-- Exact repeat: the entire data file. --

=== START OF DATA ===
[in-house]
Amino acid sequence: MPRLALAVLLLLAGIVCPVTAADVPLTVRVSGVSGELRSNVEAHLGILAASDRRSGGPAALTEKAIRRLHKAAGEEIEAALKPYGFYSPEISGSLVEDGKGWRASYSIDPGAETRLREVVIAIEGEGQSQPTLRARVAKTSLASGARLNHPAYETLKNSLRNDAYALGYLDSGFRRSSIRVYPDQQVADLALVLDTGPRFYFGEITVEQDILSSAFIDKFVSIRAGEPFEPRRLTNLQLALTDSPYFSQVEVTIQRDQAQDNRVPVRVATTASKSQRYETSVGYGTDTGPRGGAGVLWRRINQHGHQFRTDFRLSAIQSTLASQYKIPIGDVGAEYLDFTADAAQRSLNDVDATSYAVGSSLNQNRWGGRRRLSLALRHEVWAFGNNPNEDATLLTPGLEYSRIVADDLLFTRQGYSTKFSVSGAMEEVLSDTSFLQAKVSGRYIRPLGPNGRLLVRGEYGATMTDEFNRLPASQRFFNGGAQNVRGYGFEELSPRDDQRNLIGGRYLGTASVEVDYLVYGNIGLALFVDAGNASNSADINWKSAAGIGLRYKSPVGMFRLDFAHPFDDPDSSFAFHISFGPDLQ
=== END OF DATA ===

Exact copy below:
[in-house]
Amino acid sequence: MPRLALAVLLLLAGIVCPVTAADVPLTVRVSGVSGELRSNVEAHLGILAASDRRSGGPAALTEKAIRRLHKAAGEEIEAALKPYGFYSPEISGSLVEDGKGWRASYSIDPGAETRLREVVIAIEGEGQSQPTLRARVAKTSLASGARLNHPAYETLKNSLRNDAYALGYLDSGFRRSSIRVYPDQQVADLALVLDTGPRFYFGEITVEQDILSSAFIDKFVSIRAGEPFEPRRLTNLQLALTDSPYFSQVEVTIQRDQAQDNRVPVRVATTASKSQRYETSVGYGTDTGPRGGAGVLWRRINQHGHQFRTDFRLSAIQSTLASQYKIPIGDVGAEYLDFTADAAQRSLNDVDATSYAVGSSLNQNRWGGRRRLSLALRHEVWAFGNNPNEDATLLTPGLEYSRIVADDLLFTRQGYSTKFSVSGAMEEVLSDTSFLQAKVSGRYIRPLGPNGRLLVRGEYGATMTDEFNRLPASQRFFNGGAQNVRGYGFEELSPRDDQRNLIGGRYLGTASVEVDYLVYGNIGLALFVDAGNASNSADINWKSAAGIGLRYKSPVGMFRLDFAHPFDDPDSSFAFHISFGPDLQ